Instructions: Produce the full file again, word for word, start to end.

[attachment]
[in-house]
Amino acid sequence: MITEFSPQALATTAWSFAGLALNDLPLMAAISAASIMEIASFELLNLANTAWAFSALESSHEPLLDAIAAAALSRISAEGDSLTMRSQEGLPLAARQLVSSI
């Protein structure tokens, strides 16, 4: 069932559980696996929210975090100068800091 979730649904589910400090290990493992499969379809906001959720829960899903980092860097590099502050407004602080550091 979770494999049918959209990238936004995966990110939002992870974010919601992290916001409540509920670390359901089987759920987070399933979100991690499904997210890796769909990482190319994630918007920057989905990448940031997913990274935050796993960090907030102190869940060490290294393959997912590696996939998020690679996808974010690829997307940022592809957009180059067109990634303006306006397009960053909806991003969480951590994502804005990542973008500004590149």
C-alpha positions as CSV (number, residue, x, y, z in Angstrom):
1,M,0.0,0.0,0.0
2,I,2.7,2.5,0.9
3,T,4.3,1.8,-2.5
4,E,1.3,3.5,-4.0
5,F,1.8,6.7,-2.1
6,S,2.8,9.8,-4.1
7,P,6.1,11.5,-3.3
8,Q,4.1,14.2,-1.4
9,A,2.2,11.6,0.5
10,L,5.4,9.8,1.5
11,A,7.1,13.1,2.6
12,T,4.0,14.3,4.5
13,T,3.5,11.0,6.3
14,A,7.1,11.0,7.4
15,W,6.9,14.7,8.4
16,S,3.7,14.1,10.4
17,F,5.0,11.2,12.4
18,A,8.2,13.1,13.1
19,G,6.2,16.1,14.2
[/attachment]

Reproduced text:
[in-house]
Amino acid sequence: MITEFSPQALATTAWSFAGLALNDLPLMAAISAASIMEIASFELLNLANTAWAFSALESSHEPLLDAIAAAALSRISAEGDSLTMRSQEGLPLAARQLVSSI
């Protein structure tokens, strides 16, 4: 069932559980696996929210975090100068800091 979730649904589910400090290990493992499969379809906001959720829960899903980092860097590099502050407004602080550091 979770494999049918959209990238936004995966990110939002992870974010919601992290916001409540509920670390359901089987759920987070399933979100991690499904997210890796769909990482190319994630918007920057989905990448940031997913990274935050796993960090907030102190869940060490290294393959997912590696996939998020690679996808974010690829997307940022592809957009180059067109990634303006306006397009960053909806991003969480951590994502804005990542973008500004590149």
C-alpha positions as CSV (number, residue, x, y, z in Angstrom):
1,M,0.0,0.0,0.0
2,I,2.7,2.5,0.9
3,T,4.3,1.8,-2.5
4,E,1.3,3.5,-4.0
5,F,1.8,6.7,-2.1
6,S,2.8,9.8,-4.1
7,P,6.1,11.5,-3.3
8,Q,4.1,14.2,-1.4
9,A,2.2,11.6,0.5
10,L,5.4,9.8,1.5
11,A,7.1,13.1,2.6
12,T,4.0,14.3,4.5
13,T,3.5,11.0,6.3
14,A,7.1,11.0,7.4
15,W,6.9,14.7,8.4
16,S,3.7,14.1,10.4
17,F,5.0,11.2,12.4
18,A,8.2,13.1,13.1
19,G,6.2,16.1,14.2